What a terrible statement to make: “None of my discussions with Mr Lavrov has been fruitful, so there is no point in making a telephone call.” No, no, no. The Government have got to change their stance and engage with the Russians, for the security of our country and the international community.



    Sir Edward Leigh (Gainsborough) (Con)
    Our relationship with foreign powers is, I believe, totally inconsistent. We chide Russia for abuses—and, by the way, nothing I say is pro-Putin; I am not getting involved in that. I am just talking about double standards. We chide Russia for abuses but kowtow to China, whose abuses are far worse. If we were outside observers looking at that situation, what conclusion would we draw? That there is a double standard; and that is the only conclusion that Russians draw. We in the west have failed totally to take into account the Russian mentality when dealing with these problems. I congratulate my hon. Friend the Member for Shrewsbury and Atcham (Daniel Kawczynski) on the way he moved the motion, and on trying to understand how Russians think. That is important in framing our foreign policy.

    Ukraine is a perfect example. The country is ideally placed as a bridge between the two worlds—Europe and Russia. Indeed, in Russian, Ukraine means “borderland”. To Russians, Ukraine is not a foreign country. Russian orthodoxy, as far as they are concerned, was founded in the Kievan Rus 1,000 years ago. We may not agree with this, but for them Kiev is as much the spiritual home of Russian orthodoxy as Canterbury is to us the home of the Anglican Church. Clever Ukrainian statesmen could have held a fine balance, playing one side against the other for the good of their country, as of course India did during the cold war. Instead, Europe and the west had to barge in with, I believe, an insufficient understanding of Russian or, indeed, Ukrainian history, or people’s thinking in the region.​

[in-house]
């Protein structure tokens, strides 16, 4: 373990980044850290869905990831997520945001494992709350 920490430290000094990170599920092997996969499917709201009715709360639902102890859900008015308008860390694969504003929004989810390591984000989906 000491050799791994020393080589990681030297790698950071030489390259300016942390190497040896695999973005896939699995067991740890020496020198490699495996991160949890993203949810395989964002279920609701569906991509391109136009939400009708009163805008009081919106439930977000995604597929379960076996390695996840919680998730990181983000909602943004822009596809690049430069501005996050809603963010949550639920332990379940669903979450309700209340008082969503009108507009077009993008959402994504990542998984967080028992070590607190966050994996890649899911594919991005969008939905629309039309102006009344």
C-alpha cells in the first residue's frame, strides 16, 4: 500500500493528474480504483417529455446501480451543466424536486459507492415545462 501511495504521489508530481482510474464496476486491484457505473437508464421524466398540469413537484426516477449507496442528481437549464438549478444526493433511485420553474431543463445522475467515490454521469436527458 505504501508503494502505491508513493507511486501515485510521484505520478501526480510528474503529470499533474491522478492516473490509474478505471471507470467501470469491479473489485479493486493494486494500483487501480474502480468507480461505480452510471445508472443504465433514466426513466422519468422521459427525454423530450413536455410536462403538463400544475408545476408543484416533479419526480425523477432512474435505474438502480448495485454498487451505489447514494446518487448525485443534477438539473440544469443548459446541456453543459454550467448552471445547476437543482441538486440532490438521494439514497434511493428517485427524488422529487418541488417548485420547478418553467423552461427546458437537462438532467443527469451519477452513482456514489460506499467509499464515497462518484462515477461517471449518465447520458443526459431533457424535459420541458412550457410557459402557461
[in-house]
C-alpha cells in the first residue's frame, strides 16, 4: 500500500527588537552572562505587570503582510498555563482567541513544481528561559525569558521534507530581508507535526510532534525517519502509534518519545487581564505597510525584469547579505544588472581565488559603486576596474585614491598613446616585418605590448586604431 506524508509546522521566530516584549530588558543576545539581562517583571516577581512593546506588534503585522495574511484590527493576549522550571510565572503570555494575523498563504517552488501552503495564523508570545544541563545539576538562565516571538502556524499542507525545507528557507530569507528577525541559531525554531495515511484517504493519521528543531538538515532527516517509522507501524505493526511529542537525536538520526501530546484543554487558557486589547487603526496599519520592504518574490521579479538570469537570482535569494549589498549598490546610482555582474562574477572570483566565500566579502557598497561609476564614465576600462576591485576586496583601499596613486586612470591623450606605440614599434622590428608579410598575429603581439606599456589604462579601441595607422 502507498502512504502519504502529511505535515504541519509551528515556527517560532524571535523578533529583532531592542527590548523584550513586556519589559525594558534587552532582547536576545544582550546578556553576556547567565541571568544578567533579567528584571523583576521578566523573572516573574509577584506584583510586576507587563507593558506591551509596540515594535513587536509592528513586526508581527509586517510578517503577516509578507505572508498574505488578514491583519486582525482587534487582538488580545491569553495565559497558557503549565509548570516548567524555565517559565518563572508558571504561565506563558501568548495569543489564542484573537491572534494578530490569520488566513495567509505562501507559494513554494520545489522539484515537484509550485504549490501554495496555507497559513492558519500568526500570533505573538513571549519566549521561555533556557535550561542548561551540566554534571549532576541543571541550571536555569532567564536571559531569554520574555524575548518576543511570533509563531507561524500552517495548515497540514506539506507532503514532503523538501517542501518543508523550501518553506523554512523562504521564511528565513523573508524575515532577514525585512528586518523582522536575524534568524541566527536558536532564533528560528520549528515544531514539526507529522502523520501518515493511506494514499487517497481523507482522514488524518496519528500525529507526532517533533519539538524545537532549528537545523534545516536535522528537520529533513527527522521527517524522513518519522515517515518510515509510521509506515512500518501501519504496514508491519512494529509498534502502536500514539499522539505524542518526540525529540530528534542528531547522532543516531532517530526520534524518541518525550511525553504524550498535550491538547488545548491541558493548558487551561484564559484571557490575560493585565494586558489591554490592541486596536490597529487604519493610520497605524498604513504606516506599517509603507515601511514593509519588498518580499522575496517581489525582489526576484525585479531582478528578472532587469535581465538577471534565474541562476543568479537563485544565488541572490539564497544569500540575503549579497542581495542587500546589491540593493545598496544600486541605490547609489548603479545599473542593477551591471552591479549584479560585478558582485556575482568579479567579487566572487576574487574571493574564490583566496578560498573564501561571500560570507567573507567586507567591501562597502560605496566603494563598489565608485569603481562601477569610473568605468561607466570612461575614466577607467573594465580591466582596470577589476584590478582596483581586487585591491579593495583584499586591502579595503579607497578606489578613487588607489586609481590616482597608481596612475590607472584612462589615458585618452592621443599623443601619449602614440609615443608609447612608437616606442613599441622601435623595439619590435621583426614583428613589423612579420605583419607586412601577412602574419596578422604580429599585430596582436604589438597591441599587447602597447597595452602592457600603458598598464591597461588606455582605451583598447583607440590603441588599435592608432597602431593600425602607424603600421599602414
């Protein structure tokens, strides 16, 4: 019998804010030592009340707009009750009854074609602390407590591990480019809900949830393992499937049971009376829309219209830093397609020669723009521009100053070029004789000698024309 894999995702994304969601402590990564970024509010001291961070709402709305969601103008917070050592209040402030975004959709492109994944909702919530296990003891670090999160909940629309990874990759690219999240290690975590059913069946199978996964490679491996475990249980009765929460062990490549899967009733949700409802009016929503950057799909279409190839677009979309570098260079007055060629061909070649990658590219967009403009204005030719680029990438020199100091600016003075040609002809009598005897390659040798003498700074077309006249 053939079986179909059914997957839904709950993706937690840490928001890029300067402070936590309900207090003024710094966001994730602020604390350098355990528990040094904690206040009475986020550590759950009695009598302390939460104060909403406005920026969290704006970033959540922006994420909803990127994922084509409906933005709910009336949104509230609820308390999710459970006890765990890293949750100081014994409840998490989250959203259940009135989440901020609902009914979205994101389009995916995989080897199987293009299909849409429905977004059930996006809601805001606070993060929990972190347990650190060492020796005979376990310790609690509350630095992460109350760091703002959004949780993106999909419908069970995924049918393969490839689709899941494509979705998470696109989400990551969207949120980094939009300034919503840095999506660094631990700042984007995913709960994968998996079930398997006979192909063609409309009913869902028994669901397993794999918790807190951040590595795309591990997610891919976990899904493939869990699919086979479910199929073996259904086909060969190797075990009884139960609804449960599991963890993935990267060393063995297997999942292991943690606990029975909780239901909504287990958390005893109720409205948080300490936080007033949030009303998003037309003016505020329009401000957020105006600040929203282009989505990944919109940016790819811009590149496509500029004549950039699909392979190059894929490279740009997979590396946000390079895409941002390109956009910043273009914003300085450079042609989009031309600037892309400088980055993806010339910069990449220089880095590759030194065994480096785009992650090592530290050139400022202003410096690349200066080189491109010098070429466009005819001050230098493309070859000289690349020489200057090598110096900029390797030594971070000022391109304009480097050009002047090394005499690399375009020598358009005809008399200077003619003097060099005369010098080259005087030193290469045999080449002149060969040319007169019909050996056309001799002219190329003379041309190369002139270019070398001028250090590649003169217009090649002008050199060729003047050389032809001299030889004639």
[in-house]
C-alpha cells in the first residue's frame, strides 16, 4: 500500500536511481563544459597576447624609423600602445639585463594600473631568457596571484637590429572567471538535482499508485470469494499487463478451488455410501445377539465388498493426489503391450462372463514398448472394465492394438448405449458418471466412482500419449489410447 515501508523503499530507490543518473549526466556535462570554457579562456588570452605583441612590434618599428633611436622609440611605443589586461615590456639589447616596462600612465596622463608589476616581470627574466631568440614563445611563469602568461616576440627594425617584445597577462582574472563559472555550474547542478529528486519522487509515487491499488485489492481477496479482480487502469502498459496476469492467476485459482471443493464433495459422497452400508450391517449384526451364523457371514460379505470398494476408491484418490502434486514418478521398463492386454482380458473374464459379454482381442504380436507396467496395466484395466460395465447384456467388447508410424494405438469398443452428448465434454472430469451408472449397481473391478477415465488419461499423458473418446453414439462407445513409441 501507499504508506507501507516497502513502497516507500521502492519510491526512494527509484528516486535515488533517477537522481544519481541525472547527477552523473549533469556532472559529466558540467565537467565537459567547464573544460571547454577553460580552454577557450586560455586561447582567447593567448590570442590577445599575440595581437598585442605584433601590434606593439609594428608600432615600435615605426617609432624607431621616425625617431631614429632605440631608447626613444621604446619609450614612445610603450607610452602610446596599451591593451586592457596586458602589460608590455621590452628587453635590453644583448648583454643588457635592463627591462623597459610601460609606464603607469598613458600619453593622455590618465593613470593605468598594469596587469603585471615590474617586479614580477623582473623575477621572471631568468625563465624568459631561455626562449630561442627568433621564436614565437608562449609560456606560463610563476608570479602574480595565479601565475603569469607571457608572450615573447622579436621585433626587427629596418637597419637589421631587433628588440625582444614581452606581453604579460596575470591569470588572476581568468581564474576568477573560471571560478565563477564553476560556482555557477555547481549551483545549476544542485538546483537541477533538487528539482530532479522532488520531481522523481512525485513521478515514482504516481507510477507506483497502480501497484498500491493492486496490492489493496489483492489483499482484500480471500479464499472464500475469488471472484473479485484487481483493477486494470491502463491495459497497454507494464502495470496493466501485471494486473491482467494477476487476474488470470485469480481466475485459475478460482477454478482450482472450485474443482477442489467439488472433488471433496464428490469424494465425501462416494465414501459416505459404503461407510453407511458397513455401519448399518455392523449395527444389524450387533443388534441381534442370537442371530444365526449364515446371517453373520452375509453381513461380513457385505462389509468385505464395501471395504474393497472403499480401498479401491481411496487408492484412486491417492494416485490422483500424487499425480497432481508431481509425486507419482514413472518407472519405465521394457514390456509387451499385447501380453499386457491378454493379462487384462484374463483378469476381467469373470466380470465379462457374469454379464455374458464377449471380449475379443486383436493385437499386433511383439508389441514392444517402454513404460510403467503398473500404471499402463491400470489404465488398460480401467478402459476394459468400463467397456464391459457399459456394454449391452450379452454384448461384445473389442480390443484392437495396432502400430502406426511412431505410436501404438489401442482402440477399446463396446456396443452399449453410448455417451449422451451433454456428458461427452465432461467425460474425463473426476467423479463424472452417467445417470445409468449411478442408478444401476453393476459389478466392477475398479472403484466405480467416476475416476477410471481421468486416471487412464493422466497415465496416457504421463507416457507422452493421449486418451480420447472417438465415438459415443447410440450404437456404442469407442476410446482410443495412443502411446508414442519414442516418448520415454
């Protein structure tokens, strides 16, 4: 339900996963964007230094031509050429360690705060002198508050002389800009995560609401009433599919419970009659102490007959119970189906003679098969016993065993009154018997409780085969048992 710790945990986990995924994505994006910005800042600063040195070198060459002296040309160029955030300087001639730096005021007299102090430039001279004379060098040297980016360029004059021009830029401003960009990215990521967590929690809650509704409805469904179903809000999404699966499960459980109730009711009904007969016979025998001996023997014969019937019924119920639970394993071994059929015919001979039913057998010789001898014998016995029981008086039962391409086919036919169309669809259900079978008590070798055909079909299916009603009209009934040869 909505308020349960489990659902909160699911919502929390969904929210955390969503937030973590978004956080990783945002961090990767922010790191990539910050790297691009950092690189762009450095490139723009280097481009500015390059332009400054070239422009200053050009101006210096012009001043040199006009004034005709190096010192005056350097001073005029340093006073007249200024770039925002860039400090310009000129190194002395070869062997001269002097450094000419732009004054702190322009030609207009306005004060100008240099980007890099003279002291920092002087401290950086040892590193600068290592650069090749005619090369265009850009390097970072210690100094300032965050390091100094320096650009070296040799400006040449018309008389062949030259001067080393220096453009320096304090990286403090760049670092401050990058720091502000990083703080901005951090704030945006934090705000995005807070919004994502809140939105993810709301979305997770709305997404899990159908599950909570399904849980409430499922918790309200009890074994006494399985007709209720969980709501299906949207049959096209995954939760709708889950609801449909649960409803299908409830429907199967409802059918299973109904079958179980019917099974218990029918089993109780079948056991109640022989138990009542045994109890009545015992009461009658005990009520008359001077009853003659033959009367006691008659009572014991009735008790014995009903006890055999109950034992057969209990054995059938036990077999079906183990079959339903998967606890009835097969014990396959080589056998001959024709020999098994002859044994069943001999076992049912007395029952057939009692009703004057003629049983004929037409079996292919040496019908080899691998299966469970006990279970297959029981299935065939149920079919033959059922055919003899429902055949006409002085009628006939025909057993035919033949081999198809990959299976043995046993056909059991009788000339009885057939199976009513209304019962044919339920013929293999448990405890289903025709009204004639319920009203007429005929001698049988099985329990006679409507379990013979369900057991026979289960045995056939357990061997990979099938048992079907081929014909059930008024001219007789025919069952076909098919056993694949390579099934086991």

We in the European Union invested millions of pounds, euros and dollars to influence Ukraine away from Russia and towards the west. Because one side insisted on owning the bridge and the other side, naturally, would not let it, now the bridge is in tatters and burning; and it is the ordinary people of Ukraine—and of Russia, subject to sanctions—who are suffering. Of course, as my hon. Friend the Member for Shrewsbury and Atcham says, Russia will never in our lifetime give up Crimea. After all, the Russians believe and know that the overwhelming majority of people in Crimea want to be part of Russia. So they believe that we are playing with double standards. They all remember that Krushchev signed away Crimea to Ukraine with a stroke of a pen in the mid-1950s.

    The psychotic zeal for permanent expansion of the western European sphere of influence, at Russia’s expense, gains us nothing. Actually, all we have done is significantly destabilise our eastern flank; and what about the good of Ukraine? Crimea is now permanently lost to it. We know that—it is a reality. The eastern regions are enveloped in a low-level violent conflict. Whatever we may think of Mr Putin or the Russian Government, clearly our interference has not worked out for the benefit of people living in Ukraine. Russia can, we all know, with little effort or cost to itself—I am not defending it, just describing the reality—support and maintain a constant low-boil conflict in eastern Ukraine for some time.